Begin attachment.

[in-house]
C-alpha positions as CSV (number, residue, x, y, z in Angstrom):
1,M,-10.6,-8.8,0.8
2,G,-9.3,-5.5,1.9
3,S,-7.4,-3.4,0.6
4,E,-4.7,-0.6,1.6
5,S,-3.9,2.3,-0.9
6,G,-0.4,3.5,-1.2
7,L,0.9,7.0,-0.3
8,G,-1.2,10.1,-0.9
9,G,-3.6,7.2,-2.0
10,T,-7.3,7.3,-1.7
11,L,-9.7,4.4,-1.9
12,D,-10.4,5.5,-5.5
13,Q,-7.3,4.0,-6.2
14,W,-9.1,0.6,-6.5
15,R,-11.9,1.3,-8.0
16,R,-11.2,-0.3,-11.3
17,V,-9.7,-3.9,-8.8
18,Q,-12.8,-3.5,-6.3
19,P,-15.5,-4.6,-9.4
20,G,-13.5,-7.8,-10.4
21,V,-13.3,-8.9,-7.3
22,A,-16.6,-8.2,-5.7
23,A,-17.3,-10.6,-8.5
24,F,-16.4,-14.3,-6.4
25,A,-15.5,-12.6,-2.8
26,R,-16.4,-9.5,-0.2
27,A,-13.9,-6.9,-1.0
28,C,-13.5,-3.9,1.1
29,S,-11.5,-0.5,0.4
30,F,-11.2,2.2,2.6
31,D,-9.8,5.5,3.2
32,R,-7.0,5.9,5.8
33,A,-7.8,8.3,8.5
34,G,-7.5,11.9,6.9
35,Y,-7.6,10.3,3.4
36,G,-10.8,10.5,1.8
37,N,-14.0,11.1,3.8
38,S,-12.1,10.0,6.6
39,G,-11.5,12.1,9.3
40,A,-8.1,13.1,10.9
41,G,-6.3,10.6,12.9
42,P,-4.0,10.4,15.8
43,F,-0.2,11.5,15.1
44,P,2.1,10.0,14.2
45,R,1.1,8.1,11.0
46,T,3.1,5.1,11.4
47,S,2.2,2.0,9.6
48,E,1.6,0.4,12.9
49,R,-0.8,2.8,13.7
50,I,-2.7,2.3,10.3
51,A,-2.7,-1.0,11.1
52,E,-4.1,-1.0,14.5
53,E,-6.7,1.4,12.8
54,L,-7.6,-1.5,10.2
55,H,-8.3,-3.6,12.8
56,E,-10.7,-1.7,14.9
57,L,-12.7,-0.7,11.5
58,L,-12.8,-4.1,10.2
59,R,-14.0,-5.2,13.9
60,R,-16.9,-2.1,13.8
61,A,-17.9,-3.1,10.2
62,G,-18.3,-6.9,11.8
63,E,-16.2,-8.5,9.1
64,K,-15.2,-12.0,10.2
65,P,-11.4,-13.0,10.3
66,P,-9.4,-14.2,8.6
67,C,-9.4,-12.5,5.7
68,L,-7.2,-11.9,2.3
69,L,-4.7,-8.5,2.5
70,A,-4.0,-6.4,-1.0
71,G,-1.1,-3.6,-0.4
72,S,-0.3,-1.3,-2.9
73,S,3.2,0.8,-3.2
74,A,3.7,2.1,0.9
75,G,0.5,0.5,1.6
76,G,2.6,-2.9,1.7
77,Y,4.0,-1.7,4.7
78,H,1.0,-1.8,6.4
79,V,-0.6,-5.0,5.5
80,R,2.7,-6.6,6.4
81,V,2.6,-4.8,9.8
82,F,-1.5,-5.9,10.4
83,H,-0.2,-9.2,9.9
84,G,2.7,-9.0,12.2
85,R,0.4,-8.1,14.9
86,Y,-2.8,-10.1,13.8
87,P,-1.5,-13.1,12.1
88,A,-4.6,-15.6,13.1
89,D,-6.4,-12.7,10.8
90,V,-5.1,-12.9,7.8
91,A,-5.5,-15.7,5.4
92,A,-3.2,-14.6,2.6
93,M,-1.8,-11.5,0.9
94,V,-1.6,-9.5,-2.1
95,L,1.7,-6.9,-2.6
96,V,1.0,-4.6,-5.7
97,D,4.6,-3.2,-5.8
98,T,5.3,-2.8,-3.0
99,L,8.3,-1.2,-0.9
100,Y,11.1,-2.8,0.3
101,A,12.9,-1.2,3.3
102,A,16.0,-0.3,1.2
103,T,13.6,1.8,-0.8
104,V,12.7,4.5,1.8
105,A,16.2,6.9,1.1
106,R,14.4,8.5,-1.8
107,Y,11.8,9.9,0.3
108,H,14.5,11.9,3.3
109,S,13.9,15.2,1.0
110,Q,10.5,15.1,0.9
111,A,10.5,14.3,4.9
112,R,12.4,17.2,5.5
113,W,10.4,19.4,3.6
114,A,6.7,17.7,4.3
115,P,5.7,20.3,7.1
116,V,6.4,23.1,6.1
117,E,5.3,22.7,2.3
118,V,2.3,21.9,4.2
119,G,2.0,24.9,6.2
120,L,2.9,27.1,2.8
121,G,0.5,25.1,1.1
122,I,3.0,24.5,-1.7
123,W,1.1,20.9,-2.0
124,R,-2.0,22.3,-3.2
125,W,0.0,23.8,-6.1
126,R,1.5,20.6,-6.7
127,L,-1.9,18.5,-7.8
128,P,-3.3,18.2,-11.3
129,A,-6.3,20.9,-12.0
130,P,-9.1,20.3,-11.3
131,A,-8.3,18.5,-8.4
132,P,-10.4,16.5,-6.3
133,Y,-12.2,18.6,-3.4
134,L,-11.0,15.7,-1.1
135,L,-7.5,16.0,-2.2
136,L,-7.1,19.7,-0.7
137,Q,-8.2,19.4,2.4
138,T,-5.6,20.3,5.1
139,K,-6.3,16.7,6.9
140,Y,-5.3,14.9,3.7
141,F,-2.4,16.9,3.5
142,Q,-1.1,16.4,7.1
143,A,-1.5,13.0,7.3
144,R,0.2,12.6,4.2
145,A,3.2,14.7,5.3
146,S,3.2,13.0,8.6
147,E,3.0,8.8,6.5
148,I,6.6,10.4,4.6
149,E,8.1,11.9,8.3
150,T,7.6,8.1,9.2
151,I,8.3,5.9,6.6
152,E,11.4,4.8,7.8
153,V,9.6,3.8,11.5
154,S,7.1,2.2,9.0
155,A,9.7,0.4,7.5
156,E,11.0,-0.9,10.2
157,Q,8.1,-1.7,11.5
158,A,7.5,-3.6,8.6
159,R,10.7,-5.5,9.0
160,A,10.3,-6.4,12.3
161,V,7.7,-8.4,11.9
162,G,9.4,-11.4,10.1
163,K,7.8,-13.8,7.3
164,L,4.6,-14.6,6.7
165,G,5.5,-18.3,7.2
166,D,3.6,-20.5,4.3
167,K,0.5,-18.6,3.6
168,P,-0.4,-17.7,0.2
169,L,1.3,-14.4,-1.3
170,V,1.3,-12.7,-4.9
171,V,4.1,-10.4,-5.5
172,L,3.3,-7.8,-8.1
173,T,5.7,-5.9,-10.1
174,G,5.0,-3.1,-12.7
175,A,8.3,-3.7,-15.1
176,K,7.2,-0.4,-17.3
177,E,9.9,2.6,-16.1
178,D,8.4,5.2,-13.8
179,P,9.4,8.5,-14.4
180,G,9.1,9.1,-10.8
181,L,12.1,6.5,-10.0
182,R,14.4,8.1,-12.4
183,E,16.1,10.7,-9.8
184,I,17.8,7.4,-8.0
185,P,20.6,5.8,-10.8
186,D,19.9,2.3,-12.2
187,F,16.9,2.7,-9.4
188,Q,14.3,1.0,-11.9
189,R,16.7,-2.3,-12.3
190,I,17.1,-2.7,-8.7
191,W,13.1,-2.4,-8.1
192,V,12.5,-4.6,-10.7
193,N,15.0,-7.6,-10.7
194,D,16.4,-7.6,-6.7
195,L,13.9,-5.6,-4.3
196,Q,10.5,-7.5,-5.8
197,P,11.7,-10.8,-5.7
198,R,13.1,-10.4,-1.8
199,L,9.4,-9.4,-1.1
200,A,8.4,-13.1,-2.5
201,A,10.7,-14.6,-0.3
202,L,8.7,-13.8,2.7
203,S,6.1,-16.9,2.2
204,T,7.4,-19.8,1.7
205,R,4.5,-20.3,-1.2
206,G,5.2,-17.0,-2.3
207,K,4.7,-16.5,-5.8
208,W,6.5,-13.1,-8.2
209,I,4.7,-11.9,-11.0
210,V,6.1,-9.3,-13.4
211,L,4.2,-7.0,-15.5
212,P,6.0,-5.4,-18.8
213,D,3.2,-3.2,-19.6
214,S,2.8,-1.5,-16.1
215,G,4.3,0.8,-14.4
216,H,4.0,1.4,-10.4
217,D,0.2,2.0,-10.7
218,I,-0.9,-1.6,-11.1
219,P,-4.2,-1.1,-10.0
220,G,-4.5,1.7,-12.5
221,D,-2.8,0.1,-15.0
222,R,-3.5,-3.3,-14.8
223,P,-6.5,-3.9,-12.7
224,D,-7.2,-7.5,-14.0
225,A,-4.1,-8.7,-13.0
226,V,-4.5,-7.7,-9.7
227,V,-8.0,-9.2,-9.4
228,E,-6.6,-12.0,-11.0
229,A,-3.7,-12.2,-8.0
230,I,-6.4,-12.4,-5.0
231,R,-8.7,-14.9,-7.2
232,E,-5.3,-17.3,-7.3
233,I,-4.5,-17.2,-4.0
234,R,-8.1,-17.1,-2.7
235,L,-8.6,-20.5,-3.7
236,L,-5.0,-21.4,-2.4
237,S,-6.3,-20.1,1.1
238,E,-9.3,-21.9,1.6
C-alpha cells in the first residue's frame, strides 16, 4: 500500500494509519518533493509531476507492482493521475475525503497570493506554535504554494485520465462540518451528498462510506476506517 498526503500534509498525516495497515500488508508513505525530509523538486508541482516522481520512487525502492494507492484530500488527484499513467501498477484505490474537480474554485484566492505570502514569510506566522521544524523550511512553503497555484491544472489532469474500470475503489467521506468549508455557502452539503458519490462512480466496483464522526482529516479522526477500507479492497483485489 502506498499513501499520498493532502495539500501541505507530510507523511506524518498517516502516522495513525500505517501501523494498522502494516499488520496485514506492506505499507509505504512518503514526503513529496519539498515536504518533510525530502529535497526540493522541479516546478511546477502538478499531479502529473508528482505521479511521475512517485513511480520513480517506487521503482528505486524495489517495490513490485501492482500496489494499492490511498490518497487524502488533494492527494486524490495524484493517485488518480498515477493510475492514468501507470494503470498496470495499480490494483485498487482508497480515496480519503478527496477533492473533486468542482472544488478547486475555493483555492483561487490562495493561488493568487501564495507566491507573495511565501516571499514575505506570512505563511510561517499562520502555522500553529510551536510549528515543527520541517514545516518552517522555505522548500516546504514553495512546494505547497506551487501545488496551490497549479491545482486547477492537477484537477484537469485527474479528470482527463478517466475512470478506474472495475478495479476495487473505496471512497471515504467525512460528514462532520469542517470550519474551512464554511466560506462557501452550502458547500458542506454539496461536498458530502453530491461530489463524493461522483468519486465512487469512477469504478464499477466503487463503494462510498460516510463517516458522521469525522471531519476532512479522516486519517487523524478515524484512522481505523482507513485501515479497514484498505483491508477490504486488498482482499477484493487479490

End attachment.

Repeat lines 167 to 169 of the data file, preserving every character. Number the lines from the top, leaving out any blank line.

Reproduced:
165,G,5.5,-18.3,7.2
166,D,3.6,-20.5,4.3
167,K,0.5,-18.6,3.6